|Bluebells, Hyacinthoides non-scripta,|
in woods at Wokingham, England
In Britain and in gardens here too, Hyacinthoides non-scripta has often hybridised with the Spanish bluebell, H. hispanica, which has larger flowers and appears to be a more vigorous plant. The hybrids have wider leaves, more flowers on a stalk, and pedicels longer than the flowers.
Drifts of bluebells in spring can take your breath away. A few weeks ago when I wrote that groundsel was probably the first weed I learned the name of, I certainly wasn't thinking of bluebell as a weed. My first plant memory is of bluebells in the woods near Stafford Castle. We'd gone for a family walk (I was probably 4 because we moved away from Stafford before I was 5, but it's possible I was 3). I remember there was a tree house, and great drifts of bluebells under the trees. There's a scene in the movie Ryan's Daughter, which reminded me of that sight (bluebells at 22 seconds into the trailer at the link).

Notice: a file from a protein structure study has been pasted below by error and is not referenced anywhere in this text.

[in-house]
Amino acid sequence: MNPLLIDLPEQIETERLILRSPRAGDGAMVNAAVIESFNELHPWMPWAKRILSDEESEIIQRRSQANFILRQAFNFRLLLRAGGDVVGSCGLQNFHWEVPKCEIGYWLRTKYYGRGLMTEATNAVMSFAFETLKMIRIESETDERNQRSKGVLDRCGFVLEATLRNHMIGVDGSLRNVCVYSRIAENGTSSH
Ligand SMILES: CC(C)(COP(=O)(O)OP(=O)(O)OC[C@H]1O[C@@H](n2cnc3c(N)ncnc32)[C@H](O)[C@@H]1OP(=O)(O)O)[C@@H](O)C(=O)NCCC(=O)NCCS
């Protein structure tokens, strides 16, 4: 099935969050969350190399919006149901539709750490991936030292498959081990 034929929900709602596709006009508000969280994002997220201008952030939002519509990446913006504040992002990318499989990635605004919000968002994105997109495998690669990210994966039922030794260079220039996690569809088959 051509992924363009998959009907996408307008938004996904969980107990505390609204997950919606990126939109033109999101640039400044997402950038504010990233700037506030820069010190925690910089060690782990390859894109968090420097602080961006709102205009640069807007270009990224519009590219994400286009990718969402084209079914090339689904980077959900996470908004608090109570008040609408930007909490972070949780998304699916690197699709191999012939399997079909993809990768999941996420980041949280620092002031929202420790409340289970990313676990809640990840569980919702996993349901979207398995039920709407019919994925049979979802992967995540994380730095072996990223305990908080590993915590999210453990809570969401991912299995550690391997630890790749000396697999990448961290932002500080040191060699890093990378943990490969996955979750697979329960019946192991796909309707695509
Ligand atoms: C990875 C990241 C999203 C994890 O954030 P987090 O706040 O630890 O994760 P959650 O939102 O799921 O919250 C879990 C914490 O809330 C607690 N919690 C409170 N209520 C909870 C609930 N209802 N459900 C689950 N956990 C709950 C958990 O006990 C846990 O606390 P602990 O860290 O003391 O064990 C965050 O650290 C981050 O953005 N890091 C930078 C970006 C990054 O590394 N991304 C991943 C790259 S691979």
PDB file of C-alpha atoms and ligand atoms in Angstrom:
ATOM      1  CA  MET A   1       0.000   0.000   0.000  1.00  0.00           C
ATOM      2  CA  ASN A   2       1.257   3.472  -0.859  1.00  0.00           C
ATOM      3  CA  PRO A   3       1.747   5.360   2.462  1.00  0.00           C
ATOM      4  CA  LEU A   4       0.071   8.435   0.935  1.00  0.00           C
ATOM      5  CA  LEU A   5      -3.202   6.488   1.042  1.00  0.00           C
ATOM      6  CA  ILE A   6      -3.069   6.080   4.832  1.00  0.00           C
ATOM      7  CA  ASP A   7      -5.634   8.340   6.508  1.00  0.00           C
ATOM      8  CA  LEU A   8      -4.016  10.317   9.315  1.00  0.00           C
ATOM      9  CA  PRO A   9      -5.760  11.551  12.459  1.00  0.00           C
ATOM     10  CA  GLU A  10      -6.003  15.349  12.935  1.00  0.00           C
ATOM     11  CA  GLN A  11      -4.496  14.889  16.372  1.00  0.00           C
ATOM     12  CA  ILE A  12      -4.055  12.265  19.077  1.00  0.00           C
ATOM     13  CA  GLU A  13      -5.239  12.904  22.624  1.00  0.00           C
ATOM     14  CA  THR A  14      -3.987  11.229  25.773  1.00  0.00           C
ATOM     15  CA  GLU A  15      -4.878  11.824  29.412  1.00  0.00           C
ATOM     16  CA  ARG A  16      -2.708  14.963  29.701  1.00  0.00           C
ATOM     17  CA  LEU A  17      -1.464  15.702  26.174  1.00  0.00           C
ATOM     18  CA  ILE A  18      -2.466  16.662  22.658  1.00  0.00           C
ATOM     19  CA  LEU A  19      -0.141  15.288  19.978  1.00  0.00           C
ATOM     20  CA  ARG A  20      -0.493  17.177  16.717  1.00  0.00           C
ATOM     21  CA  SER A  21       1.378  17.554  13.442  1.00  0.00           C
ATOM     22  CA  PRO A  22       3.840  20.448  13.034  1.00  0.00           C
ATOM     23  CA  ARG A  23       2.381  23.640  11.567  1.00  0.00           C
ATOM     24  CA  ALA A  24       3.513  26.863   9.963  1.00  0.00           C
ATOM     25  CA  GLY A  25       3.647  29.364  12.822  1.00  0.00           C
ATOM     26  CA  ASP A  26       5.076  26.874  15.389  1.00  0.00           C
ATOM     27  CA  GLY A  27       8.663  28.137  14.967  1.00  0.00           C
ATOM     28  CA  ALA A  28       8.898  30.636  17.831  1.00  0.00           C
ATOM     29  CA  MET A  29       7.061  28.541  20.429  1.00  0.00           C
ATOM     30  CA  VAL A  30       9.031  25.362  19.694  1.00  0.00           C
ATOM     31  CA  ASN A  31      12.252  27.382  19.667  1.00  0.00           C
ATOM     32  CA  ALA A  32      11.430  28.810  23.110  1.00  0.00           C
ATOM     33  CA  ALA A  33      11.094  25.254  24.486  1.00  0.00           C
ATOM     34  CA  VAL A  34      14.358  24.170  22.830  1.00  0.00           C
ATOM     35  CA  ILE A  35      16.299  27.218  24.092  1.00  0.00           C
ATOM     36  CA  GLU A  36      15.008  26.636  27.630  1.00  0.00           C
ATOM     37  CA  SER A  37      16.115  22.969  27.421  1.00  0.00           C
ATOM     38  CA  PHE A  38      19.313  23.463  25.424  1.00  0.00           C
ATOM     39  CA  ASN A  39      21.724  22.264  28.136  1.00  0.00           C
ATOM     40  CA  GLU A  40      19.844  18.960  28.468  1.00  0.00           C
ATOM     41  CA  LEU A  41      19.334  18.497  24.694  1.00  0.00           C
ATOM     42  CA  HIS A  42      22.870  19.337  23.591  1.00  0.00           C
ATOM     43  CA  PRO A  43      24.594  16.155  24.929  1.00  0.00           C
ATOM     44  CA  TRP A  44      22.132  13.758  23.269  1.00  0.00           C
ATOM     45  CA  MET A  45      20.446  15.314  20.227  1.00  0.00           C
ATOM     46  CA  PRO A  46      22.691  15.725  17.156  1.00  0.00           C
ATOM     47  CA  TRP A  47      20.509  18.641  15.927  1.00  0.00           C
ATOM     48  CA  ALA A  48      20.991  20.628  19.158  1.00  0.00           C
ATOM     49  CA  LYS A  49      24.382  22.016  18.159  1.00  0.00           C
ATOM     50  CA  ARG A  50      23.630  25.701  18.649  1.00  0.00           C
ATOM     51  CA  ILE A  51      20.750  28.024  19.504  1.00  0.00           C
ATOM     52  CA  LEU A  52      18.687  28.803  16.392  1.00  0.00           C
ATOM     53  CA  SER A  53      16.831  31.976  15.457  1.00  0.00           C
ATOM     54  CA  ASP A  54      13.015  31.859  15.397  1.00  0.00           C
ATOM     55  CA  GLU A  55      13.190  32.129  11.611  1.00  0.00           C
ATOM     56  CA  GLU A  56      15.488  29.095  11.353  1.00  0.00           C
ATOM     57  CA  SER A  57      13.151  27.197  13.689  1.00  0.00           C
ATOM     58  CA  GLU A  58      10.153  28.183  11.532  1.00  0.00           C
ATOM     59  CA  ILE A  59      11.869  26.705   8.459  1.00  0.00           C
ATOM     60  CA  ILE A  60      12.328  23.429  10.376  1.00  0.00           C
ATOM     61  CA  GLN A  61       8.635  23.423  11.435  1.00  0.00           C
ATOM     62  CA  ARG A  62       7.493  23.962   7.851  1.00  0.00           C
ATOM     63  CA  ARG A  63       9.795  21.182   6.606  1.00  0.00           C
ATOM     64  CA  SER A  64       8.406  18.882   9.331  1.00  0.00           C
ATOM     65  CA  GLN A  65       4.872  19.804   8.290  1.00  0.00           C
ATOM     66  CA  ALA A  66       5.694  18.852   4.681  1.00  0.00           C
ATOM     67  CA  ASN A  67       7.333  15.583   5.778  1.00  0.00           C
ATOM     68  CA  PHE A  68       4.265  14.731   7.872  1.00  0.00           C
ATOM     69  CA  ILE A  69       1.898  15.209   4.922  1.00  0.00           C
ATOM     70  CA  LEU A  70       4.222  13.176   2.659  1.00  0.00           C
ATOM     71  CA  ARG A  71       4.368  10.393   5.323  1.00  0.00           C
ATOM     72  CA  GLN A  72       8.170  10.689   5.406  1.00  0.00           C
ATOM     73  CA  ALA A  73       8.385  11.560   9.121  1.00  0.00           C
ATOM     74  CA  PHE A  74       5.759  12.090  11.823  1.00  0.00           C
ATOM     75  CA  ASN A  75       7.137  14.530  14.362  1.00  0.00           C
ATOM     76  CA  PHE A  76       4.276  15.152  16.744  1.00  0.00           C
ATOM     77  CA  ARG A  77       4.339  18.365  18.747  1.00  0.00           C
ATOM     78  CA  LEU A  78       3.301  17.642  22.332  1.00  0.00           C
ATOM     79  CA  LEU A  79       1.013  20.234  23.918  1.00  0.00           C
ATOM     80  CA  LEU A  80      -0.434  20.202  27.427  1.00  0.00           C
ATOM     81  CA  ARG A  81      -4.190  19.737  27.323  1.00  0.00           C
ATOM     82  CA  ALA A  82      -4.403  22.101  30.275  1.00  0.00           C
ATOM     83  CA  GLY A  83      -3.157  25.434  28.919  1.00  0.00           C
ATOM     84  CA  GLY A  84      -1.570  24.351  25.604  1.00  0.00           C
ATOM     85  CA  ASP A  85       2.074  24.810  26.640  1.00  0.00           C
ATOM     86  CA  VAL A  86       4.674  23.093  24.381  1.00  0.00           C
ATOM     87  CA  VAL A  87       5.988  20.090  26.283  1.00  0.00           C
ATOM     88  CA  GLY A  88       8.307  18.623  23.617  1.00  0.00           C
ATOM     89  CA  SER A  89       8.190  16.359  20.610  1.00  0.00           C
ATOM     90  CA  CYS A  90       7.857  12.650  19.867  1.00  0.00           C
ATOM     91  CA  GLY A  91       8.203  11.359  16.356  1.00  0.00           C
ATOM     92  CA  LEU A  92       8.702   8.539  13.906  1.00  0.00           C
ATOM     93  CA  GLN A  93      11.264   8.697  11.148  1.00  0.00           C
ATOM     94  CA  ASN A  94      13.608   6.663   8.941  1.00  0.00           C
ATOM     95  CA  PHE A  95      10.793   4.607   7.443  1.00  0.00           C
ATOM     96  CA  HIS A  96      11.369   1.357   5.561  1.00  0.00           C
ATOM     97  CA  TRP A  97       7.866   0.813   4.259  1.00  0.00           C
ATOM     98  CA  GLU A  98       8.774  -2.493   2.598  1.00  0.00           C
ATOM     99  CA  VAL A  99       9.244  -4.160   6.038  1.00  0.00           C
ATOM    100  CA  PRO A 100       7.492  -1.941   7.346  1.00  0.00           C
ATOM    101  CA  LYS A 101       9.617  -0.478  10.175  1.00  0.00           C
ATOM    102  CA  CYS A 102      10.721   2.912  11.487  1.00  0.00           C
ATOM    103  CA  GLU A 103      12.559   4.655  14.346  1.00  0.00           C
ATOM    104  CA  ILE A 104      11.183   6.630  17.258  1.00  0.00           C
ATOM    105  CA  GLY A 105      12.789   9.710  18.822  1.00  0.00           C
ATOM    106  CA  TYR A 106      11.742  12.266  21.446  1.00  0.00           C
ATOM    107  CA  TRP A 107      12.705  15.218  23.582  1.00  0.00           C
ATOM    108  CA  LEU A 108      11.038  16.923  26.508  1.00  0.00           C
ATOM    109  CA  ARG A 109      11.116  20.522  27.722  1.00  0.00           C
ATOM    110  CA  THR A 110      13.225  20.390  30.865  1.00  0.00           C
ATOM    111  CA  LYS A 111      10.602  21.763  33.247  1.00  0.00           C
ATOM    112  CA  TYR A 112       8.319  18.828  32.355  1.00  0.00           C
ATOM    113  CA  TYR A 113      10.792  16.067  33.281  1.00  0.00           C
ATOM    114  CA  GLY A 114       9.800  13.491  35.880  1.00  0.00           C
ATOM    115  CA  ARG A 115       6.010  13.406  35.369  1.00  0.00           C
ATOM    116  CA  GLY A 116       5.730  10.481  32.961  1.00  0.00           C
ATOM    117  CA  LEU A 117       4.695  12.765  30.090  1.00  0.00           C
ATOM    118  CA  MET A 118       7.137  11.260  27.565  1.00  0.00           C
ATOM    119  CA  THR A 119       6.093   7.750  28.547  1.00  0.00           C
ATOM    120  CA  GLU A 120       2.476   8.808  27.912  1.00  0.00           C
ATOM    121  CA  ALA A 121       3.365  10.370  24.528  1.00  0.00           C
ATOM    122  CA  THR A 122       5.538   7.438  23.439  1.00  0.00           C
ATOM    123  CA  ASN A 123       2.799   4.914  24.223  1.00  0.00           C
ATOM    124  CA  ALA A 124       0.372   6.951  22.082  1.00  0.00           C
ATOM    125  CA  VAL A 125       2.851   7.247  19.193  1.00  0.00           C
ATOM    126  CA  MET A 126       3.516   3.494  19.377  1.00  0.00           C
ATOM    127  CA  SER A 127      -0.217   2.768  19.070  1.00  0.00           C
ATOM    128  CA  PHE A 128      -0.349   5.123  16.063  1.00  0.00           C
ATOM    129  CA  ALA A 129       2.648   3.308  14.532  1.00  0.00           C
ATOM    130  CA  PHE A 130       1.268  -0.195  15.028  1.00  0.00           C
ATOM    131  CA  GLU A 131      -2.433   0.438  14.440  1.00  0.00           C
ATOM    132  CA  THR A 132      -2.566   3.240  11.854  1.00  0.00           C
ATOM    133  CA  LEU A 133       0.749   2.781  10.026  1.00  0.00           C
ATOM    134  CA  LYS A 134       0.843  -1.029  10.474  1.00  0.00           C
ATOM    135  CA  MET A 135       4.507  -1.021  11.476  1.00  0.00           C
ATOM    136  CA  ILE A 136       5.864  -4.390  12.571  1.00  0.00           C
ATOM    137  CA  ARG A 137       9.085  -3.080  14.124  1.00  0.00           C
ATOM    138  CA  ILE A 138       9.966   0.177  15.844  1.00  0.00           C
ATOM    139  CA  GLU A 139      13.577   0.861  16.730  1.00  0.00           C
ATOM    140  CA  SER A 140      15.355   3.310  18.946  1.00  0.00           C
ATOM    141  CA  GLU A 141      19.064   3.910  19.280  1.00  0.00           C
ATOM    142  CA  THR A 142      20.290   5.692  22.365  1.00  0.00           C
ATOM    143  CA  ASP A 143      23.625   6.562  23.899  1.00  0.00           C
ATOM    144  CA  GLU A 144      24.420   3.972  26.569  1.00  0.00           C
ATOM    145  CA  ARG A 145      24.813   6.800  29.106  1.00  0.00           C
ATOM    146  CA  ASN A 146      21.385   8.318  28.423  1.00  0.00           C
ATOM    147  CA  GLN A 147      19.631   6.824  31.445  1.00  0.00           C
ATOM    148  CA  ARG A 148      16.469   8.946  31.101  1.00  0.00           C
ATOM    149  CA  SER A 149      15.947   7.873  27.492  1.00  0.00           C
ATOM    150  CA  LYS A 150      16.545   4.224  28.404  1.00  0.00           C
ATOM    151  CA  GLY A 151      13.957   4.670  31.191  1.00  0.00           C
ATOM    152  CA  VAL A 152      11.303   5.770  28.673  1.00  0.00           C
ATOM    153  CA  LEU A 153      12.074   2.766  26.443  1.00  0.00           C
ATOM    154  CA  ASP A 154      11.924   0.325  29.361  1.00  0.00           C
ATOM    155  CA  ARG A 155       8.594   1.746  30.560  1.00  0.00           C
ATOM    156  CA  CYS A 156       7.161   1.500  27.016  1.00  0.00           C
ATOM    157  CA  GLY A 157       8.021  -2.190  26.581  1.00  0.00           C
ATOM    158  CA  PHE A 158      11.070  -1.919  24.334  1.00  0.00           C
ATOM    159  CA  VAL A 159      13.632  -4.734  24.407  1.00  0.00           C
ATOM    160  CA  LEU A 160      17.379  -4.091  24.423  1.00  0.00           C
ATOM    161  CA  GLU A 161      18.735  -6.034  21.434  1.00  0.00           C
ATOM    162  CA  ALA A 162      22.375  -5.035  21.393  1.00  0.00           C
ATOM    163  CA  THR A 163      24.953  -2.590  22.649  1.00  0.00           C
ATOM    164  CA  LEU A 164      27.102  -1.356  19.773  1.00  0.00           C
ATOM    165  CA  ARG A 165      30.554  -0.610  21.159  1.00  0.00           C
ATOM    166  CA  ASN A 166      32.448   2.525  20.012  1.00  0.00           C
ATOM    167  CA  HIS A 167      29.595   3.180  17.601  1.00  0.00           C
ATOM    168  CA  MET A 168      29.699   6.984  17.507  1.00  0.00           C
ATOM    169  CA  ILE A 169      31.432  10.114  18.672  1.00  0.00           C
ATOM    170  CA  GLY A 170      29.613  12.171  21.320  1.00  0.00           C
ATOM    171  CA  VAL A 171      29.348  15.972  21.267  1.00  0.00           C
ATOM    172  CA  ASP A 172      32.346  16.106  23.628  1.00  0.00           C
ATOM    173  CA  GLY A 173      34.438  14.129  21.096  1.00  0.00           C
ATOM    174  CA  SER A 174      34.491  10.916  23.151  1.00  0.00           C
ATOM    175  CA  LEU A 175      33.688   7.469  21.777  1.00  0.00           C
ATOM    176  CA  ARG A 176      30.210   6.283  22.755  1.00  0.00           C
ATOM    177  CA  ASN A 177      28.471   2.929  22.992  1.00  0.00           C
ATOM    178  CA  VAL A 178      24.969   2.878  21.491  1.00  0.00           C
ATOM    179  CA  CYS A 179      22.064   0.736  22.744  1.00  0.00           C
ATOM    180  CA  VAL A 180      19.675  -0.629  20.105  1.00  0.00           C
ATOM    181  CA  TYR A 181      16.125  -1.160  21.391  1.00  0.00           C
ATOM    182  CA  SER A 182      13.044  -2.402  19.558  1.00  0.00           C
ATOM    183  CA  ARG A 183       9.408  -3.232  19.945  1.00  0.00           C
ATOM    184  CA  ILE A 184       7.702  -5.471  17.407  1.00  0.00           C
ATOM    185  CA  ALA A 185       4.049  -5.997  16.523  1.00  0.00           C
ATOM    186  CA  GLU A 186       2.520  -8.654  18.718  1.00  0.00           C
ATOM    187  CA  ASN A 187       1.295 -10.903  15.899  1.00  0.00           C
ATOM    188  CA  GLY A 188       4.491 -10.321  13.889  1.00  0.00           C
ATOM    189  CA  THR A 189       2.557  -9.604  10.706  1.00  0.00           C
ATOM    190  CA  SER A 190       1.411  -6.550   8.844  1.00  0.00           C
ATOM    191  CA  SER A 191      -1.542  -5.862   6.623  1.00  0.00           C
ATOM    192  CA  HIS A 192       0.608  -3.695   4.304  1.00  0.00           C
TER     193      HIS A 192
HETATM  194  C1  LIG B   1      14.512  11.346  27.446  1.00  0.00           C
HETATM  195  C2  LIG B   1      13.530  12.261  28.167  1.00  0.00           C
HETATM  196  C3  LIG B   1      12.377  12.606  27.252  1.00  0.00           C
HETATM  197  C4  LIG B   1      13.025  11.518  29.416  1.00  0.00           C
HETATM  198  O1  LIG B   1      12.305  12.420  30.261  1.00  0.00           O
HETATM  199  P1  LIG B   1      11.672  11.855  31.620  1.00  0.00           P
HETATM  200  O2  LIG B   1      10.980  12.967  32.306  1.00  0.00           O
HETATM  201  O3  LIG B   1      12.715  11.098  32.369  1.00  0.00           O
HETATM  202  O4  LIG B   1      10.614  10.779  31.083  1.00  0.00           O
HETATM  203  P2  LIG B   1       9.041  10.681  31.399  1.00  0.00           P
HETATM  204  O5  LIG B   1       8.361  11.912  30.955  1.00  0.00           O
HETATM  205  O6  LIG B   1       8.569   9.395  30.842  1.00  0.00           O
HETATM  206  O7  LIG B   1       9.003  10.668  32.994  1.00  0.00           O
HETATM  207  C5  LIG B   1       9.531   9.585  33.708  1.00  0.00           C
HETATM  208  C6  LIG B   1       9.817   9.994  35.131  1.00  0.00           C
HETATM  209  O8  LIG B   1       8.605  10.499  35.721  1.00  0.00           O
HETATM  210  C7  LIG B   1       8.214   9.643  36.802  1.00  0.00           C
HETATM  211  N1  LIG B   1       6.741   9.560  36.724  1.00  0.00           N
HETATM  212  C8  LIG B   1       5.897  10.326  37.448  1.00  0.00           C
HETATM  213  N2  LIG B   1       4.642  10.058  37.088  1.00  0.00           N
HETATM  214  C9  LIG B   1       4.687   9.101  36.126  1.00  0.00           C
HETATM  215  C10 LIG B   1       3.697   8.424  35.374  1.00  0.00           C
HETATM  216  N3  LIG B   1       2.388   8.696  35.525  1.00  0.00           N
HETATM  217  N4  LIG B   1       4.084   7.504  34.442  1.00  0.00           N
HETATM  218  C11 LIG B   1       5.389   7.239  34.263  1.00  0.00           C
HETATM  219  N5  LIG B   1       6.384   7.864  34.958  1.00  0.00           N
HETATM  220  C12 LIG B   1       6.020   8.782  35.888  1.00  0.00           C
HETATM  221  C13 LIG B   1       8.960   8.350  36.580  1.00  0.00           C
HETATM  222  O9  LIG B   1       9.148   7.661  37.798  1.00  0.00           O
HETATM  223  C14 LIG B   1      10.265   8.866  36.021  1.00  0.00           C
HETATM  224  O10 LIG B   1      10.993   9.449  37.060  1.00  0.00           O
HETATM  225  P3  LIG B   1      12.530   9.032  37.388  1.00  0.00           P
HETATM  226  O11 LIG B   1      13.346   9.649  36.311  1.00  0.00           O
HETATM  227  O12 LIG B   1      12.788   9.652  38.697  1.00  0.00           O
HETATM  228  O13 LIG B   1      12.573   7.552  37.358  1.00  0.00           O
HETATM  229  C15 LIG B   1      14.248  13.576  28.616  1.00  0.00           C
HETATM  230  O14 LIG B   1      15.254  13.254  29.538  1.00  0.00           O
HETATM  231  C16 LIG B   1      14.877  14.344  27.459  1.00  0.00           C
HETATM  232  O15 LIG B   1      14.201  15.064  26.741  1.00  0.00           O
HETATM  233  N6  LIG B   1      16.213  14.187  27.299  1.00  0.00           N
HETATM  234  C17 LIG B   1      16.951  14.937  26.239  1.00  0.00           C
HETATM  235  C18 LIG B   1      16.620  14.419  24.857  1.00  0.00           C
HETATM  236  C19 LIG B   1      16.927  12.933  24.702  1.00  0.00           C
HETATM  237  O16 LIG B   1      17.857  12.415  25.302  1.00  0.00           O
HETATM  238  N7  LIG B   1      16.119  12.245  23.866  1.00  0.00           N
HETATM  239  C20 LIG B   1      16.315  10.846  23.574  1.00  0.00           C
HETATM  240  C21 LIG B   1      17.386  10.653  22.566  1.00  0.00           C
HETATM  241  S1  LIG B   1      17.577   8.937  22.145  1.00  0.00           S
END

|Bluebells and greater stitchwort, Wokingham|
|Bluebells, Hyacinthoides hispanica or H. xmassartiana, Wellington Botanic Garden|
Bluebells are grown commonly enough in New Zealand gardens. Occasionally they can be found in the wild, perhaps establishing from bulbs discarded with garden waste by people who dump their garden rubbish at the roadside instead of at the tip (or better, composting it). I'm always pleased to see them (bluebells, that is), and regard them as a wildflower rather than a weed. I've seen quite a few patches this week.
|Wild bluebells, Hyacinthoides xmassartiana, Norway St steps, Kelburn, Wellington.|
|Bluebells, Hyacinthoides xmassartiana, Highbury, Wellington.|